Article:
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  • When American get laid off, employers give them just hours to pack their belongings and leave.
  • Other countries don't have the same approach. Germany lets laid off workers stick around for weeks after the fact, while Sweden has programs to help retrain fired employees and get them new jobs.
  • In Japan, layoffs are even considered a social taboo.
  • For more stories, go to Business Insider SA.

In South Africa workers must by law be consulted before retrenchments, and firing someone requires a reason, whether it is financial or performance.

Layoffs in the US, on the other hand, are often quick and dirty.

As depicted by George Clooney in "Up in the Air," American company managers or execs typically meet with their employees to tell them they must leave before giving them just a few hours to pack their belongings.

In other countries this practice would be considered absurd - or even cruel. In Germany and other European nations, laid-off employees get weeks to stick around so they can finish projects and get a head start on applying to new jobs, Erin Meyer, a professor at global business school INSEAD who has studied how cultural differences impact businesses, told Business Insider.

"Firing in the US is like pulling off a Band-Aid: you have a problem, you pull out the Band-Aid, it hurts a lot, and the problem's gone," she said. "In Europe, it's more like boiling a lobster: you put the lobster in, slowly the lobster cooks, and finally the time is done."

Here's what it's like to be fired in six different countries.

The United States has a quick, impersonal approach to firing its employees.

Andrew Burton/Getty Images

At US firms, fired employees typically have short meetings with their employer or HR manager on why they've been fired. They usually only have hours or days to pack their belongings and leave, Meyer said.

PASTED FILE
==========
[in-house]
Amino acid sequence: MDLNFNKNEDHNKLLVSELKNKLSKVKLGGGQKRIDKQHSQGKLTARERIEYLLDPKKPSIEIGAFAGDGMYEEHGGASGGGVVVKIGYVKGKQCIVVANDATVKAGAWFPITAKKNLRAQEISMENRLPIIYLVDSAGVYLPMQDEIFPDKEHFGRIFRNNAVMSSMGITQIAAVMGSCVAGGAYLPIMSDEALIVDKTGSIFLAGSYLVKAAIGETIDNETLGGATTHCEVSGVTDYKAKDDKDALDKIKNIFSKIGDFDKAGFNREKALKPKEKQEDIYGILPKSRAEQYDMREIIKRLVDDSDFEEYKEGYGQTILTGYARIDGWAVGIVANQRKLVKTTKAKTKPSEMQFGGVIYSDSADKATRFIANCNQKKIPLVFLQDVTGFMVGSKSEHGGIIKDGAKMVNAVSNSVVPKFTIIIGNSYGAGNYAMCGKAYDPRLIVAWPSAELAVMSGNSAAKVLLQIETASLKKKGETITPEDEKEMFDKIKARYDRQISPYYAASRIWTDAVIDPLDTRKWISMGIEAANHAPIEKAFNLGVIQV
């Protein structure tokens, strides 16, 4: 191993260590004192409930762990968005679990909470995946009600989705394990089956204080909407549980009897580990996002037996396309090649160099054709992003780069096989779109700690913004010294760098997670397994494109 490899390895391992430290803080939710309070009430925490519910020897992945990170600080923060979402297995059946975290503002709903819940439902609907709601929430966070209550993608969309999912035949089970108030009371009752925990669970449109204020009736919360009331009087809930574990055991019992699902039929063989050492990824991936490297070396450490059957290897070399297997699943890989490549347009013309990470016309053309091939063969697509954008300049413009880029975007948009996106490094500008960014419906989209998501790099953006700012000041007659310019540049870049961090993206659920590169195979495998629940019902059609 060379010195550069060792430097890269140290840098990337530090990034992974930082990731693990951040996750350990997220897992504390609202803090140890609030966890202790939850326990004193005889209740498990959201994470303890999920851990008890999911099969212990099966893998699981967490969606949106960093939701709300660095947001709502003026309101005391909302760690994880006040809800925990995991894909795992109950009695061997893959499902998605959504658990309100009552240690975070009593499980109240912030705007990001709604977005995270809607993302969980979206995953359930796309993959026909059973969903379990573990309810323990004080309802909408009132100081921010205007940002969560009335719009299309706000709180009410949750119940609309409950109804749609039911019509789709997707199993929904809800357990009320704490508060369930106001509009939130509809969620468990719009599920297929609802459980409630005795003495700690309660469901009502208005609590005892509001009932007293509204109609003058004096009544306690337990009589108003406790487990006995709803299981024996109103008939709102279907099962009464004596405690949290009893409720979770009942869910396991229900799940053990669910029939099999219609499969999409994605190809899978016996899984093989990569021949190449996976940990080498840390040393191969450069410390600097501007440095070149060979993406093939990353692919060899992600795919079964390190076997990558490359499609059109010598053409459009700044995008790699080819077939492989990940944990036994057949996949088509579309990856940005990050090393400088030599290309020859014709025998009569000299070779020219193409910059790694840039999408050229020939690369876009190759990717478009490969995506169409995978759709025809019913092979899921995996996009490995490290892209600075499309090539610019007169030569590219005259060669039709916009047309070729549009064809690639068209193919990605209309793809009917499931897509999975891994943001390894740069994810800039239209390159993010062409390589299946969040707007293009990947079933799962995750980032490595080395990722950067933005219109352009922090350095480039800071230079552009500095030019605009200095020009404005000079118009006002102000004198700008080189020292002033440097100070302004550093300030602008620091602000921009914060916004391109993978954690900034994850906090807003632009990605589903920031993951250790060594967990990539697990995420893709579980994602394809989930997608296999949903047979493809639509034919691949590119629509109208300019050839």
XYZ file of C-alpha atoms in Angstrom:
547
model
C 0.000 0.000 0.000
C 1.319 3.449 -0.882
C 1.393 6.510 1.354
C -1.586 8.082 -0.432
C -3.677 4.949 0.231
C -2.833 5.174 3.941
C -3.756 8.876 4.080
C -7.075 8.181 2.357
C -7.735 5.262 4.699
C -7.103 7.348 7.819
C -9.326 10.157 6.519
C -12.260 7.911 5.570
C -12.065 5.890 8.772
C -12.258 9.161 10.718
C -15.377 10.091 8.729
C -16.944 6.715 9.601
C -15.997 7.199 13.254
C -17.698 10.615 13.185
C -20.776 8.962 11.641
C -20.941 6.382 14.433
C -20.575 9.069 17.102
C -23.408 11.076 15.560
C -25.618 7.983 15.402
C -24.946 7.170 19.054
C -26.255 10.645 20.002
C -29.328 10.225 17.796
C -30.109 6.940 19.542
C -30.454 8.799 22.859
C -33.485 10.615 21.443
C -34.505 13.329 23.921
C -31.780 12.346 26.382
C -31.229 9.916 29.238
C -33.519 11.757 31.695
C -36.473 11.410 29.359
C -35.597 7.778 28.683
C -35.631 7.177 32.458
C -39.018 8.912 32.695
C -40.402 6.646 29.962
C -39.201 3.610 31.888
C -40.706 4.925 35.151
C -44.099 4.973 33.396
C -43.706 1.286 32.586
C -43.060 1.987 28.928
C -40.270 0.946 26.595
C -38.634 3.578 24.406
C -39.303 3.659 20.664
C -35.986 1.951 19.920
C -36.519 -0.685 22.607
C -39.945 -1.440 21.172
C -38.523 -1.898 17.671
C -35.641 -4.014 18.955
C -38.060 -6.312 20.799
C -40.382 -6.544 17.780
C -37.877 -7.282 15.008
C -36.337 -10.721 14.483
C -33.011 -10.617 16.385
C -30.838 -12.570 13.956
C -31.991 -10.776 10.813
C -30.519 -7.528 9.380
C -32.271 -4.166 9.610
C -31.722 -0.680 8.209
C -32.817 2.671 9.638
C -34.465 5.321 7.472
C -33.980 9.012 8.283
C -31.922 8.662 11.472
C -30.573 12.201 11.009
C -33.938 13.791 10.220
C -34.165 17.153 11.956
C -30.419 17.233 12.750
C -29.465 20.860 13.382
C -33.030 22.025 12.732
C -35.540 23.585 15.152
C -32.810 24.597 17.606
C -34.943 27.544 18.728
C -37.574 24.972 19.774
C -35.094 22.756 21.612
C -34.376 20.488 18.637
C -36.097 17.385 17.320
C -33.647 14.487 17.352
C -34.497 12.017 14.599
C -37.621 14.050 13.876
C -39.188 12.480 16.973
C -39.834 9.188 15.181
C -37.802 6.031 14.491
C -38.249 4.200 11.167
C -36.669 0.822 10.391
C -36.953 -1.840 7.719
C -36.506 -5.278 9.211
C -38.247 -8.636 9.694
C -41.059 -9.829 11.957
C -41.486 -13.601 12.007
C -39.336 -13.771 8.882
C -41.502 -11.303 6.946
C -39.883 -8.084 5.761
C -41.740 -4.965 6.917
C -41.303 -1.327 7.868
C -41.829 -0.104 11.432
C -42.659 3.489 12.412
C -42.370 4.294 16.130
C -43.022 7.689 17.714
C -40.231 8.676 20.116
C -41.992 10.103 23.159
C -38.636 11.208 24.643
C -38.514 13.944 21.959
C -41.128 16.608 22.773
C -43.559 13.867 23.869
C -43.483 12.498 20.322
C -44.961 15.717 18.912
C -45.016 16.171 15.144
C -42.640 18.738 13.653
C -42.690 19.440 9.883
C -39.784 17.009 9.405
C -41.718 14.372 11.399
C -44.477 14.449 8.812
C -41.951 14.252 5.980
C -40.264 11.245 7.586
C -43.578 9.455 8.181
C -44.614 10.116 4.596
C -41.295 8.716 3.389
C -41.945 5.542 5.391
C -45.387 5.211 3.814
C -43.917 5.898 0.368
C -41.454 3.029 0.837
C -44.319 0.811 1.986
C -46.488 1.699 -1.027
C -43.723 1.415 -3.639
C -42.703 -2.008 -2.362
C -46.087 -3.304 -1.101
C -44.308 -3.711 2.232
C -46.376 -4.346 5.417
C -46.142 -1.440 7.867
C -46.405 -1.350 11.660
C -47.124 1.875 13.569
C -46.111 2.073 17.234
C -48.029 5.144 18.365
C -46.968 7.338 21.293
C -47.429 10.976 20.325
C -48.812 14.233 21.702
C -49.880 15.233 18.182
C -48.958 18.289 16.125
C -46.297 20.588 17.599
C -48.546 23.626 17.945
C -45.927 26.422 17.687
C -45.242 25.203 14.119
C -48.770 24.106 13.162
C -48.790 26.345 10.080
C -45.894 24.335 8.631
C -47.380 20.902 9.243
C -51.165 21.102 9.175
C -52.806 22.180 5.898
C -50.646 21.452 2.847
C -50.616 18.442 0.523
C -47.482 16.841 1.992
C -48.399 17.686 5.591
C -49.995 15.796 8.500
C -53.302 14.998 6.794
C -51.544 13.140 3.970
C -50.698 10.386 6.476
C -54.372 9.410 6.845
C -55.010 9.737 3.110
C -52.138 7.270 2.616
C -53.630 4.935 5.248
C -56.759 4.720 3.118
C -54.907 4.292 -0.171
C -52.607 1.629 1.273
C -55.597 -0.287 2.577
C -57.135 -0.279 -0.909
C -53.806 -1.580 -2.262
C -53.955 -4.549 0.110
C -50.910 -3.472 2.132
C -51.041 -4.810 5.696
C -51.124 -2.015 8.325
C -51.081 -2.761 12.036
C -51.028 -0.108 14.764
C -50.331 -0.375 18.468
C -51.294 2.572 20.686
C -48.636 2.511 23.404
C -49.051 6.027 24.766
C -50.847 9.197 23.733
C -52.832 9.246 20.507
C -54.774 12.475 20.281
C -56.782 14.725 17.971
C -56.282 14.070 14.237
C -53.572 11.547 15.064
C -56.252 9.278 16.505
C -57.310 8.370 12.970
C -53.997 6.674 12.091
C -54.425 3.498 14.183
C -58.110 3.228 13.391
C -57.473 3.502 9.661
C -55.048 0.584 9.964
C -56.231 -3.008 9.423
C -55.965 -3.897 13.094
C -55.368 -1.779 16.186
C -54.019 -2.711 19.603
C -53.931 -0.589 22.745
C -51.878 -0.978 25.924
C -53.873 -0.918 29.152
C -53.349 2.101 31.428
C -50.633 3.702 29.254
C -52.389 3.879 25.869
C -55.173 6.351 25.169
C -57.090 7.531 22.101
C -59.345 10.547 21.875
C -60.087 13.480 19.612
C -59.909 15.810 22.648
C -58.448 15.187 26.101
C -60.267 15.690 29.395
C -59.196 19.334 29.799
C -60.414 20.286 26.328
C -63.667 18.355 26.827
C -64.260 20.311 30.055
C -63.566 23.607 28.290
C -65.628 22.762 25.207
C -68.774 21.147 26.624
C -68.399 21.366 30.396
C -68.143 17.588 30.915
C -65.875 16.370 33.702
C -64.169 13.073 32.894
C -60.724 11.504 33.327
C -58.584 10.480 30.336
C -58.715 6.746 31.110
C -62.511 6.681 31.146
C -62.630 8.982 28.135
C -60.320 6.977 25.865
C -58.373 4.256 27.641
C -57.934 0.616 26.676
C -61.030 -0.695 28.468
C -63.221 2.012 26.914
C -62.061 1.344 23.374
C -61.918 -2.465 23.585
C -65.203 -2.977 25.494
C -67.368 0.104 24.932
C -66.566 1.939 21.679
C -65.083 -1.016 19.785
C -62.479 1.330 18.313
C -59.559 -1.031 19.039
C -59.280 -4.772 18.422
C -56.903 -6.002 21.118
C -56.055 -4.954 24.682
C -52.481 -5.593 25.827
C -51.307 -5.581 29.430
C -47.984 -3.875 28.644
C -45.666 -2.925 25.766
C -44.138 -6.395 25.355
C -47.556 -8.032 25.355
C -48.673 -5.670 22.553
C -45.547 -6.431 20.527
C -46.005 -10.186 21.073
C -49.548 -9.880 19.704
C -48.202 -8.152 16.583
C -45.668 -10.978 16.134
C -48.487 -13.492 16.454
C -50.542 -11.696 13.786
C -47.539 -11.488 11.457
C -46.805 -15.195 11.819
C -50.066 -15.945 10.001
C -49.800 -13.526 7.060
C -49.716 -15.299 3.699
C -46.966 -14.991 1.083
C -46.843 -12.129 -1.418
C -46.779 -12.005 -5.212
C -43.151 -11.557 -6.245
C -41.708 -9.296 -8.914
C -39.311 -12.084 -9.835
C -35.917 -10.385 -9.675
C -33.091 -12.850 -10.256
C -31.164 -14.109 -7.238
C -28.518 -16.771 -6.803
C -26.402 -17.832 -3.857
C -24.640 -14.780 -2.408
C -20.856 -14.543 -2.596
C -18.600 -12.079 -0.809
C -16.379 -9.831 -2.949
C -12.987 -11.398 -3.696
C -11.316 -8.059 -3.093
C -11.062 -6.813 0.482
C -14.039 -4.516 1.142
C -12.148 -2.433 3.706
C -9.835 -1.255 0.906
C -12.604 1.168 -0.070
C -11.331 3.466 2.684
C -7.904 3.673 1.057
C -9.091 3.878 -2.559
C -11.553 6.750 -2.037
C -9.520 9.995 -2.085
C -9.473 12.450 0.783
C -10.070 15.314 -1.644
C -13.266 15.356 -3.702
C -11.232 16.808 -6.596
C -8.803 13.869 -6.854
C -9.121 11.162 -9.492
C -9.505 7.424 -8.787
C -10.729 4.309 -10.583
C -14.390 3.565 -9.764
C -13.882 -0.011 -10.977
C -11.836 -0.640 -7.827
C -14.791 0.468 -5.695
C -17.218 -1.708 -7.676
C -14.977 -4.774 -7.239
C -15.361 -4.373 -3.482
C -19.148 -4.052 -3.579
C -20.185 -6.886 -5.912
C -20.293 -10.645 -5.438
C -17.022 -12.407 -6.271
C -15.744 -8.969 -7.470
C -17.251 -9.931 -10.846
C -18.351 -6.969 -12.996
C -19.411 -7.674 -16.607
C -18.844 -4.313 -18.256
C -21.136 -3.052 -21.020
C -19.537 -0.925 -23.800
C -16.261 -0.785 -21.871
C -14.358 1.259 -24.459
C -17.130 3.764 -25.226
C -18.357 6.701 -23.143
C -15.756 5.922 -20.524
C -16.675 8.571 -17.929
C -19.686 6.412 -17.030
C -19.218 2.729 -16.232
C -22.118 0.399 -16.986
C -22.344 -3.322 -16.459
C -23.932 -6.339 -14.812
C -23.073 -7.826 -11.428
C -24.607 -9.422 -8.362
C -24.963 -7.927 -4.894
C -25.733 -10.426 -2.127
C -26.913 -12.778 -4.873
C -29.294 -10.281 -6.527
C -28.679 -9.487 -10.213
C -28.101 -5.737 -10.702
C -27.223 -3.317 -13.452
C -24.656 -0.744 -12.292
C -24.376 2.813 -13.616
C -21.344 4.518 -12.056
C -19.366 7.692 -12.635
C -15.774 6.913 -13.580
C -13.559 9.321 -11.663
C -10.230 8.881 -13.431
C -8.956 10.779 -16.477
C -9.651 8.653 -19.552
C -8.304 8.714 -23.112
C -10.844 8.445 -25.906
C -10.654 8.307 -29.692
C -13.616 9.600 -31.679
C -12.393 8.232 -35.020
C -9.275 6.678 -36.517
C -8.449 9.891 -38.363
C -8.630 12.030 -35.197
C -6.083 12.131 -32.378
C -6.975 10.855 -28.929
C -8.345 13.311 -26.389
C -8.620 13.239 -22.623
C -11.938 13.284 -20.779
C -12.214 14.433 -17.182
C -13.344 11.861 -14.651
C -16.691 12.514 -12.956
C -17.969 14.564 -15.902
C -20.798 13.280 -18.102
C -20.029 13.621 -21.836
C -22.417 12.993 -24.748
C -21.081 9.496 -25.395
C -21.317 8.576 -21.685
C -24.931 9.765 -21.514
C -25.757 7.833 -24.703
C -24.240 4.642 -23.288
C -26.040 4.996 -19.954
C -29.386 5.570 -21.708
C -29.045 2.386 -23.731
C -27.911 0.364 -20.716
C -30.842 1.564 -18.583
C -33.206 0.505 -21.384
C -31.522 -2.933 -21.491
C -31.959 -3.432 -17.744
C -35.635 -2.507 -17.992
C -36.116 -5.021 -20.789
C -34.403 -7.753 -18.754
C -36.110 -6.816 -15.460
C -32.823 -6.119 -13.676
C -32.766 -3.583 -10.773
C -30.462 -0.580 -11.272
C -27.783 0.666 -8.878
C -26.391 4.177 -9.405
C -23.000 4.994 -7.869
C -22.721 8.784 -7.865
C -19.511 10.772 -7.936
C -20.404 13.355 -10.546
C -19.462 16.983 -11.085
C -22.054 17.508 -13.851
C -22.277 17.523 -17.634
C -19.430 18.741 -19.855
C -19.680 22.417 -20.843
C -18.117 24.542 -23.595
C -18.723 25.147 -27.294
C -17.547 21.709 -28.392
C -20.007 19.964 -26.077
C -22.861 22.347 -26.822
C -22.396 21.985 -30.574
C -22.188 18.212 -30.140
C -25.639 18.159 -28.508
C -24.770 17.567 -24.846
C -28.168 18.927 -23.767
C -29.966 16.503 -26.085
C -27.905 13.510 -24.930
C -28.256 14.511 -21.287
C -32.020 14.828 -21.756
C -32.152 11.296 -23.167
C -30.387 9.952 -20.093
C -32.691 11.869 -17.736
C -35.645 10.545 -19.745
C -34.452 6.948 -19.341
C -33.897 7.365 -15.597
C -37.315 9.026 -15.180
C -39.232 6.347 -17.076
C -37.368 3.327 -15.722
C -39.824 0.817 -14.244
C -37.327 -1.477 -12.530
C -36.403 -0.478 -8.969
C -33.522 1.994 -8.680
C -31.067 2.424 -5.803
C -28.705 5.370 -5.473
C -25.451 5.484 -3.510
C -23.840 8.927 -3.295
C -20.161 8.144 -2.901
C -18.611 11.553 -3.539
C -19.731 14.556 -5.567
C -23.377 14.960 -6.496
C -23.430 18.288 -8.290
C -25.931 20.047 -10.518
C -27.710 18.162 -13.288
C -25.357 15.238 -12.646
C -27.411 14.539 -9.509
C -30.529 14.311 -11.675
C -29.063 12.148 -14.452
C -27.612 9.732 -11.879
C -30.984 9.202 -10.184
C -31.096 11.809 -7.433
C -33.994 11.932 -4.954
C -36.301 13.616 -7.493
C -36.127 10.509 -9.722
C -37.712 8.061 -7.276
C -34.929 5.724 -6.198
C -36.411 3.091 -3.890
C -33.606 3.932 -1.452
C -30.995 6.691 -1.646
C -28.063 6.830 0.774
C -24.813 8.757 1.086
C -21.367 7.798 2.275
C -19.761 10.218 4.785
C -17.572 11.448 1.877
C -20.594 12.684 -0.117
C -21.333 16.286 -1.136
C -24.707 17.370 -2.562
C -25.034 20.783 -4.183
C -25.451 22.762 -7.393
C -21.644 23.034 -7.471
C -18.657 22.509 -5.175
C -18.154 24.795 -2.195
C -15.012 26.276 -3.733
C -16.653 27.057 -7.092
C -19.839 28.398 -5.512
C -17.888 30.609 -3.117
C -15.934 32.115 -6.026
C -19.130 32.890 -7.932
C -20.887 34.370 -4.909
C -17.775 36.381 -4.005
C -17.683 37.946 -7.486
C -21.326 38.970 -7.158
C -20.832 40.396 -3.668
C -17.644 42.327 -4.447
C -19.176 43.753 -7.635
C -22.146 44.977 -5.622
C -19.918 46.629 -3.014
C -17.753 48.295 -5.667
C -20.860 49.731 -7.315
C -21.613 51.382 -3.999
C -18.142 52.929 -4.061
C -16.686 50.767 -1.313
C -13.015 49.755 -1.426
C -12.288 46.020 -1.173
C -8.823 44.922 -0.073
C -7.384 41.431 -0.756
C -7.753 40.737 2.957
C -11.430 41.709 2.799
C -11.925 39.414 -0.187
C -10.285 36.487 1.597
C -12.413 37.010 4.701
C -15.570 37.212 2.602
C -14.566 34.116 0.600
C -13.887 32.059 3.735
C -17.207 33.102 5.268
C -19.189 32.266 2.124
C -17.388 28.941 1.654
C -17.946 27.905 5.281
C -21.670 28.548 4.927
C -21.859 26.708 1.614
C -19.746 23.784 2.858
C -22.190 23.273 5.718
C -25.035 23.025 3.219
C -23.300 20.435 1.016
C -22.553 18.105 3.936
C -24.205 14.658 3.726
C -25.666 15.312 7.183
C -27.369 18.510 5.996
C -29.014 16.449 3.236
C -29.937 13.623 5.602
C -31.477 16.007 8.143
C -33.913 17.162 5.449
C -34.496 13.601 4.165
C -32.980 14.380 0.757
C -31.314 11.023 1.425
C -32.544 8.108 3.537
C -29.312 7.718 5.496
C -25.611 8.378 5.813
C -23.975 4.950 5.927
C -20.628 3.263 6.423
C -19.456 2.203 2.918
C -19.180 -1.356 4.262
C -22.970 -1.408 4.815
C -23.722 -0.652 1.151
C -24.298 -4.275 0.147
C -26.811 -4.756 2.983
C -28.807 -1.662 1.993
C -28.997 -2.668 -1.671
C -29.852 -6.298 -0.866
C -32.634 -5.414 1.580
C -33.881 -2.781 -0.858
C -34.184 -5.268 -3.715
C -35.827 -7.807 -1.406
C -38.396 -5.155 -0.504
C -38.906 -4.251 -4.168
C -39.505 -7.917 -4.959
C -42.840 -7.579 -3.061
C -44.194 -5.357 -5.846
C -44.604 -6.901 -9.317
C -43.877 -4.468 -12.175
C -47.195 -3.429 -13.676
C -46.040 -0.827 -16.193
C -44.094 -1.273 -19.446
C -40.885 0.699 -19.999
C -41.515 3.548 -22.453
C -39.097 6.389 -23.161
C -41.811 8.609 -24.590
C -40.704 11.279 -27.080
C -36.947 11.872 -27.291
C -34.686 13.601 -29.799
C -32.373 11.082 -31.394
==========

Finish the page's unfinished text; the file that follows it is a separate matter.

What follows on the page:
Part of the reason for this is the country's "at-will" employment contracts between workers and their companies. "At-will" contracts are those that allow employers to fire subordinates for any reason at any time, so long as it's not discriminatory.

The US is only one of a handful of countries where employment is at-will, according to the National Conference of State Legislatures.

Another reason could be because US managers don't want to expose sensitive corporate information to fired employees who may reveal trade secrets out of anger, Meyer said.

Germany typically lets laid-off employees stick around for weeks following a firing to finish up projects and even start job hunting while still at their old posts.

Meyer attributes the more relaxed vibes around layoffs to both Germany's worker-friendly policies, as well as their relationship-centric culture. German employees typically develop close relationships to their coworkers, making severing ties more personal for the employer, Meyer says.

Japanese employees see large-scale layoffs as a social taboo.

Japanese law allows employees to reject early-retirement packages. As a result, laid-off employees - who don't have roles at their company anymore - sometimes continue to go to work and sit in "chasing-out rooms" working on other projects.

Layoffs are rare in Japan, largely due to the country's "lifetime employment system" where full-time workers typically remain at the same company for years. The permanent employment contract is both a factor of the country's culture around work, as well as government policies that discourage companies from firing workers, The New York Times reports.

In Hong Kong, bankers who lose their jobs get months of severance pay. Some higher-up members get years of guaranteed severance written into their contracts, making layoffs a "long paid holiday."

Source: South China Morning Post

Sweden has one of the most progressive layoff cultures in the world.

Employees can pay into private job-security councils, which help fired workers develop new skills and get them financial support, according to The Atlantic.

Sweden leads developed nations in helping laid-off employees get back on their feet: 85% of such workers find new jobs within a year, the OECD reports.

In India, layoffs used to be a source of shame. As the economy grew and layoffs became more commonplace, the culture no longer stigmatises fired employees.

The Economic Times of India spoke with executives and HR managers in the country, and found the rise of temporary work and job-hopping led to the culture shift.

"Globalisation has made Indian executives more familiar with the Western idea that getting laid off is part of market ups and downs, not a matter of personal failure," ET reporter Saumya Bhattacharya wrote.

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